SAN FRANCISCO—After undocumented immigrant Francisco Lopez Sanchez was charged with the murder of Kathryn Steinle on Pier 14 in July, San Francisco’s sanctuary city policy received widespread criticism. 

Due to the policy, the San Francisco Police Department allowed Sanchez to stay in the United States after being arrested and released for drug possession, even upon discovering Sanchez was residing in the country illegally.

On Tuesday, October 20, the San Francisco Board of Supervisors assessed the sanctuary city policy for the first time since Steinle’s murder. Steinle’s parents had filed a lawsuit for wrongful death, which called out the sheriff and federal agents for mishandling unauthorized immigrants. 

After deliberation, the policy was upheld. The Board stated that local law enforcement will not be required to notify federal authorities of the Immigration Customs and Enforcement of the release of unauthorized immigrants.

For years, San Francisco has taken pride in its title of serving as a refuge for immigrants. In 1989, San Francisco declared itself a sanctuary city, and passed an official ordinance that banned city officials from enforcing immigration laws or asking about immigration status unless required by law or court order.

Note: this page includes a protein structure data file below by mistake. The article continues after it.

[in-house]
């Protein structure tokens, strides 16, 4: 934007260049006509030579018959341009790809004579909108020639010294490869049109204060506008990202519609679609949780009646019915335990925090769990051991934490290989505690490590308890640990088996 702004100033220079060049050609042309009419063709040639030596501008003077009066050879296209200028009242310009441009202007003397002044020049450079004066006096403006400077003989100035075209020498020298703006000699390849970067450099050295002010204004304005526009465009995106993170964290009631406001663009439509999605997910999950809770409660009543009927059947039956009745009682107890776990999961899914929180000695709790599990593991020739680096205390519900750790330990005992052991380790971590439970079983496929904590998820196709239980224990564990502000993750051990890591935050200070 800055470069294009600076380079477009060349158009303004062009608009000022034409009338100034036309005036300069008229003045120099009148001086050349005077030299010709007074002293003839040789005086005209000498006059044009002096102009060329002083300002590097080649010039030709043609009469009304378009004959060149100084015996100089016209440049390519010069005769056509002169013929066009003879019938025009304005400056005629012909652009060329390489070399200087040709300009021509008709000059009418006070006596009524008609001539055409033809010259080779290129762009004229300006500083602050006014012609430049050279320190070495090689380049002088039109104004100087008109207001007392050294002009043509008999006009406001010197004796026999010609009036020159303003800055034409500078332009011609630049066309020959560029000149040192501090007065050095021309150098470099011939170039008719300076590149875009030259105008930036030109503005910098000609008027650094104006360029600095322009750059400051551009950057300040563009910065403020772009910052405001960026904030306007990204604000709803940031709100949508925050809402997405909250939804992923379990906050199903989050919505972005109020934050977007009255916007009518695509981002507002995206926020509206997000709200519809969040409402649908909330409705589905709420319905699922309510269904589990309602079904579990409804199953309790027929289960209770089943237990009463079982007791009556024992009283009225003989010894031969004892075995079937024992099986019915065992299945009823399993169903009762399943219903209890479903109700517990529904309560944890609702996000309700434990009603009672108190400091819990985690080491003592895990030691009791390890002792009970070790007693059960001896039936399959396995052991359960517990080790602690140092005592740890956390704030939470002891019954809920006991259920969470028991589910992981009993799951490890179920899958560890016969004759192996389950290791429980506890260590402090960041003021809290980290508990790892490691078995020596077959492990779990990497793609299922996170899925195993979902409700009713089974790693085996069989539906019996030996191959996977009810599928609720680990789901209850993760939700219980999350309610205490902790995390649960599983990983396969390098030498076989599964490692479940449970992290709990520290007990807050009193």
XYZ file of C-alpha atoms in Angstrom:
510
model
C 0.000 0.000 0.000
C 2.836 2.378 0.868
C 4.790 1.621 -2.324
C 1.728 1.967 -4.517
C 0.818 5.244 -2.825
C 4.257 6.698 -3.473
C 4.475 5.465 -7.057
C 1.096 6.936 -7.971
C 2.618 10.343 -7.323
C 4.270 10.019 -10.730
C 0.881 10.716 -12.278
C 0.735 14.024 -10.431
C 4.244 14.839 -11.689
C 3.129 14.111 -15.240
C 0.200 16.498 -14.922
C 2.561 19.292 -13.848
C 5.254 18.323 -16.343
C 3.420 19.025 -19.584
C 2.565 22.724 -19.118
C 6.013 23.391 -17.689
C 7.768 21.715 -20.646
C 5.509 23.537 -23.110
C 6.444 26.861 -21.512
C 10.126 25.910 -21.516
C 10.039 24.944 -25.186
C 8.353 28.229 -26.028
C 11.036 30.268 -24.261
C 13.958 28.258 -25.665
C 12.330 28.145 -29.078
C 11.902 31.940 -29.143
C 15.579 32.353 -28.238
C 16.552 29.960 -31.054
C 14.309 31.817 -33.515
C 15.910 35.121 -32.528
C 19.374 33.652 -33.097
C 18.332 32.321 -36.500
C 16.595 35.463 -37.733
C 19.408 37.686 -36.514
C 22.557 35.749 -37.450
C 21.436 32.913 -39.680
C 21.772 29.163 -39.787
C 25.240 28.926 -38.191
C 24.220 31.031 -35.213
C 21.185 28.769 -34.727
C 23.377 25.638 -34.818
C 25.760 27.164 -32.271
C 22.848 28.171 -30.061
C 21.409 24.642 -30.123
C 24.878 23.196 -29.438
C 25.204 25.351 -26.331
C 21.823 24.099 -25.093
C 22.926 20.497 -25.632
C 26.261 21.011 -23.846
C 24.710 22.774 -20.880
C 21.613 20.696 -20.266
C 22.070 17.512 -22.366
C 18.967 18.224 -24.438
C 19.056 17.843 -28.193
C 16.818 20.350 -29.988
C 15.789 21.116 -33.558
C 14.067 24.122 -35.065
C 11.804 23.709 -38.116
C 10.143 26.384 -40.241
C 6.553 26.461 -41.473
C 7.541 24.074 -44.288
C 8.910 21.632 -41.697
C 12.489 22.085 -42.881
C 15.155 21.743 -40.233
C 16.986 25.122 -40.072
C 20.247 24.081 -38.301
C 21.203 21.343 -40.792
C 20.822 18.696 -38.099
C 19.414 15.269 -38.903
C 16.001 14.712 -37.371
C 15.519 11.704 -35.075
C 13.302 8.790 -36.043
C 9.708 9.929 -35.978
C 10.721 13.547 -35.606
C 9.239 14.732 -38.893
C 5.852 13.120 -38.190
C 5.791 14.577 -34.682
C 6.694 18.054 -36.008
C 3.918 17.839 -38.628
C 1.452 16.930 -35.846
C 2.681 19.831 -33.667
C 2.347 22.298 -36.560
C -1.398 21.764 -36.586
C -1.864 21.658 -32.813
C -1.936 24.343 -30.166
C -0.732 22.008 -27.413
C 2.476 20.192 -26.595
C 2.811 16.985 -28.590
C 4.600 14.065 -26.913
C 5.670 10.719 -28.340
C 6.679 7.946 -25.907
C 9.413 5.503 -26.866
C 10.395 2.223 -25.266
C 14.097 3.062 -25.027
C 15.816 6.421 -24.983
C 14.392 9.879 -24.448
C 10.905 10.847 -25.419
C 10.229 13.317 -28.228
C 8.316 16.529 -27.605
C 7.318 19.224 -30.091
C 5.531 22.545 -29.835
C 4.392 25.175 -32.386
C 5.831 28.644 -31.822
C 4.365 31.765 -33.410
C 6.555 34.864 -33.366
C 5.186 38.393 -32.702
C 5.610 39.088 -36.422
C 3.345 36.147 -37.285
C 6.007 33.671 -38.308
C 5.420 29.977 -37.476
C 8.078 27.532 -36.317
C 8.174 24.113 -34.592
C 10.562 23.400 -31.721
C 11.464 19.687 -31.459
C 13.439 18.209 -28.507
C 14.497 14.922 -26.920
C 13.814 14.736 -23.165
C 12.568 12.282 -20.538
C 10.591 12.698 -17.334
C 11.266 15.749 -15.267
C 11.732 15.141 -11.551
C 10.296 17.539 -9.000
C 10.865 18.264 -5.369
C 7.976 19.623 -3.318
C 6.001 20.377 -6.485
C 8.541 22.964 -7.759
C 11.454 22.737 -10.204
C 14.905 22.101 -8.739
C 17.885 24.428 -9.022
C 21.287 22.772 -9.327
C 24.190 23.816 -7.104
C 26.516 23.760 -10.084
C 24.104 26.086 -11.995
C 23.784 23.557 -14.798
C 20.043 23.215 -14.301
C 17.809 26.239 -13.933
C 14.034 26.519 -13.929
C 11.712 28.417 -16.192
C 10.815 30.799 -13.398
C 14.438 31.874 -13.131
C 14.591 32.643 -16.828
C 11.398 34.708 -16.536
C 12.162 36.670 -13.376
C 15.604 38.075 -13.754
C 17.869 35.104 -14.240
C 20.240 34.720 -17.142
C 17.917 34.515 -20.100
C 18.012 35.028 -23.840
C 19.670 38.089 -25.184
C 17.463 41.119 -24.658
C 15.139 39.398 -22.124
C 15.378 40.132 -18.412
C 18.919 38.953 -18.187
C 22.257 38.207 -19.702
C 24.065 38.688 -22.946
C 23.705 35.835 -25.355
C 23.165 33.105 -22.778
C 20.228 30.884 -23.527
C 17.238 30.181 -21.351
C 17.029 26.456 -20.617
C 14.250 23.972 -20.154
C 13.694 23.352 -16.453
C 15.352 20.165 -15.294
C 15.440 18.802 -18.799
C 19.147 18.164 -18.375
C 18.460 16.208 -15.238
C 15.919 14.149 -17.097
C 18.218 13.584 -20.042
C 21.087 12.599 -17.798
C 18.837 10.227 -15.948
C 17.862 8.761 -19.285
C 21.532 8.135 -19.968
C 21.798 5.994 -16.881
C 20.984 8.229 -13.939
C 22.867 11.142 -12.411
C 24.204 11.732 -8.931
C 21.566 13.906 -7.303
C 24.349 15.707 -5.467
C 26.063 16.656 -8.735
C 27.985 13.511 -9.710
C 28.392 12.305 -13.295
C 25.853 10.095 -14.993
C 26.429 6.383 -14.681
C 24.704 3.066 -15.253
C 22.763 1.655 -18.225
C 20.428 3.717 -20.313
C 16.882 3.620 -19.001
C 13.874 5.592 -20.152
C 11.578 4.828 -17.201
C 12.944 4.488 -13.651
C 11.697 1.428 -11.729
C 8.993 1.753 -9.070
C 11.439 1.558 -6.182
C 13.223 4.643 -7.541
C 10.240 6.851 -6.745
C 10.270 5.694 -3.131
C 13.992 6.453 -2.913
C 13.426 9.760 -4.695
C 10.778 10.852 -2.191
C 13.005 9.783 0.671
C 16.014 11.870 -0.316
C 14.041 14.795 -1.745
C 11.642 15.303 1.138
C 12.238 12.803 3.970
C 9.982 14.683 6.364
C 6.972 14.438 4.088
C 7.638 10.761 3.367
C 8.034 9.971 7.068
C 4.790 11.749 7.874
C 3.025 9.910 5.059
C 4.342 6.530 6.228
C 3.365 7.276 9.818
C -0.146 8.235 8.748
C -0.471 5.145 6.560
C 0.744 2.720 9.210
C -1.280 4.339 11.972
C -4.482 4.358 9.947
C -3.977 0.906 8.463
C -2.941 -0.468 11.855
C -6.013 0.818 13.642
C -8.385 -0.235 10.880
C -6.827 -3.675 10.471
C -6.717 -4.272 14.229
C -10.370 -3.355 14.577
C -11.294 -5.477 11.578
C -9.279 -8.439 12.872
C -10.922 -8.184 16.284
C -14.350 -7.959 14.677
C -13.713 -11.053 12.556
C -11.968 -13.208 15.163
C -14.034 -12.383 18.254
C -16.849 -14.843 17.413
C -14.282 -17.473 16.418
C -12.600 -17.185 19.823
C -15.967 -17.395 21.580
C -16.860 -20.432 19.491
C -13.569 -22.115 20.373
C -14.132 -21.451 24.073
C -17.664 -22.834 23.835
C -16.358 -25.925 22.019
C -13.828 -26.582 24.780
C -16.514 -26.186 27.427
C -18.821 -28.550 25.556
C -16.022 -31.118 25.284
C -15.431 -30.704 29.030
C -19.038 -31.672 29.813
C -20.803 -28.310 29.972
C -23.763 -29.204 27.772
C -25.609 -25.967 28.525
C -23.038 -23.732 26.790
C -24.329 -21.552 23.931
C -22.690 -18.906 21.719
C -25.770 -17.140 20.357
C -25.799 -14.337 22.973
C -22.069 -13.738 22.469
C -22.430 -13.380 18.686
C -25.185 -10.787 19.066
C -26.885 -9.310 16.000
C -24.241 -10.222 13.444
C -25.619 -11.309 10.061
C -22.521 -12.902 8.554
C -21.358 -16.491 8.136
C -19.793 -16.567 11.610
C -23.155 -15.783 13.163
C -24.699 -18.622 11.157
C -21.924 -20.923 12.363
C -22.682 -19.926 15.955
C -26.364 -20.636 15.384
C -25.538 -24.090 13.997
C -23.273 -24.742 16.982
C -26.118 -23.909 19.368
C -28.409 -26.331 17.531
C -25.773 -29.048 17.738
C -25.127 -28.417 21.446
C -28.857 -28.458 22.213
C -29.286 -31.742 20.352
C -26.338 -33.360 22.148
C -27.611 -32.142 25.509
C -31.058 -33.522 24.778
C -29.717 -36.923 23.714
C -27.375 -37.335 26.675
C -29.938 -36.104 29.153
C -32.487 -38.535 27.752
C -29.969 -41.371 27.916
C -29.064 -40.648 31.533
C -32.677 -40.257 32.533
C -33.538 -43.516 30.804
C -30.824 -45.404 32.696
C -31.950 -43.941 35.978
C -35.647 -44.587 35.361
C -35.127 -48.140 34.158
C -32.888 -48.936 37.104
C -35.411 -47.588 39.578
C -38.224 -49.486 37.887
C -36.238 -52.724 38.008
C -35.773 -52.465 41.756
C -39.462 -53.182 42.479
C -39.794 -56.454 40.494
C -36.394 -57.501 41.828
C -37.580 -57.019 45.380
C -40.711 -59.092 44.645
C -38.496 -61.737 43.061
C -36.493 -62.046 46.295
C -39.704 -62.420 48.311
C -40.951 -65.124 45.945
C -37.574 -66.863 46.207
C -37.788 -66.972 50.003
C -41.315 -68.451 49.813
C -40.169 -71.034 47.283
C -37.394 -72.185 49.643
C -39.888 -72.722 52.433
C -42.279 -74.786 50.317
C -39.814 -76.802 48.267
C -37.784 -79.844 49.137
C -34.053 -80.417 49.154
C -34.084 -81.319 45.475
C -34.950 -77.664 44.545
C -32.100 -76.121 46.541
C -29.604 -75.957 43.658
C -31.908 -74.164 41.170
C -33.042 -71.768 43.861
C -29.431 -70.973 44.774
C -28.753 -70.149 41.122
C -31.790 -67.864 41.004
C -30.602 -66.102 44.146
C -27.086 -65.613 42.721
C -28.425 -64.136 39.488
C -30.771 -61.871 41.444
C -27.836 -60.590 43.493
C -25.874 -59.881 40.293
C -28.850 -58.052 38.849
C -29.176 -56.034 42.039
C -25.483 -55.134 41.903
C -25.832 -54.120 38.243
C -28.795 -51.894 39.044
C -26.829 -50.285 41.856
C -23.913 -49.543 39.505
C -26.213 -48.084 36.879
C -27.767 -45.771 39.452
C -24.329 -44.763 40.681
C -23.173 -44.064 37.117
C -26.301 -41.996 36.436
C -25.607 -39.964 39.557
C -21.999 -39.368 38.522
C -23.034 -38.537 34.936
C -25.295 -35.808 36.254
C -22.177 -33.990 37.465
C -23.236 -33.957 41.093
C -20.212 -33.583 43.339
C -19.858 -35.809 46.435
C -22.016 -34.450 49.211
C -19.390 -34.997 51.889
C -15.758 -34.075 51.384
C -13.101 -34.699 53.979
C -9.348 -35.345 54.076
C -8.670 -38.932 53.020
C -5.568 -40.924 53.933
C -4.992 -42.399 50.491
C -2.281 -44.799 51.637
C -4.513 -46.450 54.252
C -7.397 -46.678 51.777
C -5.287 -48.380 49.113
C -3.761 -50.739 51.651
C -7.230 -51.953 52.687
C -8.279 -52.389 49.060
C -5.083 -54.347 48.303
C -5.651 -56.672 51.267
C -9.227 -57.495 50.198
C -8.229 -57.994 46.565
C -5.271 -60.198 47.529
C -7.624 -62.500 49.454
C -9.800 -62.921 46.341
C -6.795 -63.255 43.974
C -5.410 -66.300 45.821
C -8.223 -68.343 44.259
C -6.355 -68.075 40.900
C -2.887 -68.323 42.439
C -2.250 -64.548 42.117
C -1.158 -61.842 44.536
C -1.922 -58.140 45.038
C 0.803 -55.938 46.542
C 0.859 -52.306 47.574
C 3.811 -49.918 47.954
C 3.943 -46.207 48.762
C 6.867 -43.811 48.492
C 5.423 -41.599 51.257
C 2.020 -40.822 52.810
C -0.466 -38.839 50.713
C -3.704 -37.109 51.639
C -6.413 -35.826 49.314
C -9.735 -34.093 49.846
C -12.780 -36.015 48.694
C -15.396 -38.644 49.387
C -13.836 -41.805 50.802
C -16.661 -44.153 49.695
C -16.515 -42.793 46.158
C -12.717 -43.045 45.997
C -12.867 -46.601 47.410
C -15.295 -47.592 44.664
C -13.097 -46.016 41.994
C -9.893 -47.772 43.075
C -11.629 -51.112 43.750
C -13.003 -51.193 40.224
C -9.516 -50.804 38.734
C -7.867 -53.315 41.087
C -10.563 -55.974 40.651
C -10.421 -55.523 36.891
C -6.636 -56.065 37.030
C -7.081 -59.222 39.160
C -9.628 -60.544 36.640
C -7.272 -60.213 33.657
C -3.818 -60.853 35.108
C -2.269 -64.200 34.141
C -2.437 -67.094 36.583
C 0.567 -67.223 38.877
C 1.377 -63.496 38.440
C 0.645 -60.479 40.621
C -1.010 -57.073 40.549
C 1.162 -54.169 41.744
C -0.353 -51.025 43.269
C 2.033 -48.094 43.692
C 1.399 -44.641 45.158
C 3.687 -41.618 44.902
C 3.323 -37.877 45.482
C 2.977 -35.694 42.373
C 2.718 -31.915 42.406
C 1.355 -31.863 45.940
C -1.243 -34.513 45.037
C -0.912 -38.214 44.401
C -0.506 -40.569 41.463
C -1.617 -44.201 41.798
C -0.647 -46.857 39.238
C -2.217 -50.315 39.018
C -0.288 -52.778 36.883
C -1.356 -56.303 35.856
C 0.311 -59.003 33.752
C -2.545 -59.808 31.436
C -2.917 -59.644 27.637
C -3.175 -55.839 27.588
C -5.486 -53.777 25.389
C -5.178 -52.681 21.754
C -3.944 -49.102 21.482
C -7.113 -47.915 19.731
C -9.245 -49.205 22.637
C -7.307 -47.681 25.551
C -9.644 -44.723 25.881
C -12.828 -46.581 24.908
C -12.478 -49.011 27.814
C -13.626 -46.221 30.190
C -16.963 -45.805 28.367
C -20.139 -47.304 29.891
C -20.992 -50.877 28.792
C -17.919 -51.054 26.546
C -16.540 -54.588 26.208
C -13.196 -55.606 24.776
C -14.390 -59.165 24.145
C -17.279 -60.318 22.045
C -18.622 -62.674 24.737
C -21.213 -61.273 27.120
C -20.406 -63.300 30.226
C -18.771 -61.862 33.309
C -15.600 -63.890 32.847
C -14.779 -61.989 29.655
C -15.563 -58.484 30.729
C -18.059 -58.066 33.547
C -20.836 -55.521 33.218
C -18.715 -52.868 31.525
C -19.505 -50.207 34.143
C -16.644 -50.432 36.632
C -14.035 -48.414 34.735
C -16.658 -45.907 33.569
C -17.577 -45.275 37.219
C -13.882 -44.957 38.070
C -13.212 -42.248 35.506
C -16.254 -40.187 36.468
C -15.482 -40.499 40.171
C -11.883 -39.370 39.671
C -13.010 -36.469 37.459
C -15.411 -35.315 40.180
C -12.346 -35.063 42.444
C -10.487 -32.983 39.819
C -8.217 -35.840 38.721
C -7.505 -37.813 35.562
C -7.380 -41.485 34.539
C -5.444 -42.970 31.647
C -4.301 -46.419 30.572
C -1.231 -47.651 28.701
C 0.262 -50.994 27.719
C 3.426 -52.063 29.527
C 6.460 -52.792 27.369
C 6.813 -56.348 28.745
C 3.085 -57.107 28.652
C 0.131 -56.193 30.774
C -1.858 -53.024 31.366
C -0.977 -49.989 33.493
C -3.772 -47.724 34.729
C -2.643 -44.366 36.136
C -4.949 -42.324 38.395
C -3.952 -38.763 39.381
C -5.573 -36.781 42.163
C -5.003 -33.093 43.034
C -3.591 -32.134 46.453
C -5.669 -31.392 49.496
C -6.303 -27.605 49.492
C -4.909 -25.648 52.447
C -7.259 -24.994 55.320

The death of Steinle raised issues regarding this policy and whether incidents of this nature would occur had Sanchez been detained. According to multiple reports, in addition to charges of illegal drug use and possession, Sanchez had already been deported five times by federal authorities.

The Board of Supervisors stated they would not let hateful commentary undermine a longstanding policy that improves public safety and embraces immigrants.

Supervisor Malia Cohen stated, “We cannot allow one event to dictate 25 years, 25 years of our city’s policies toward undocumented immigrants in our city.”

Although the policy discussion was tabled, the Board of Supervisors are anticipating that November’s election for a new sheriff may instigate another cause for reevaluation next month.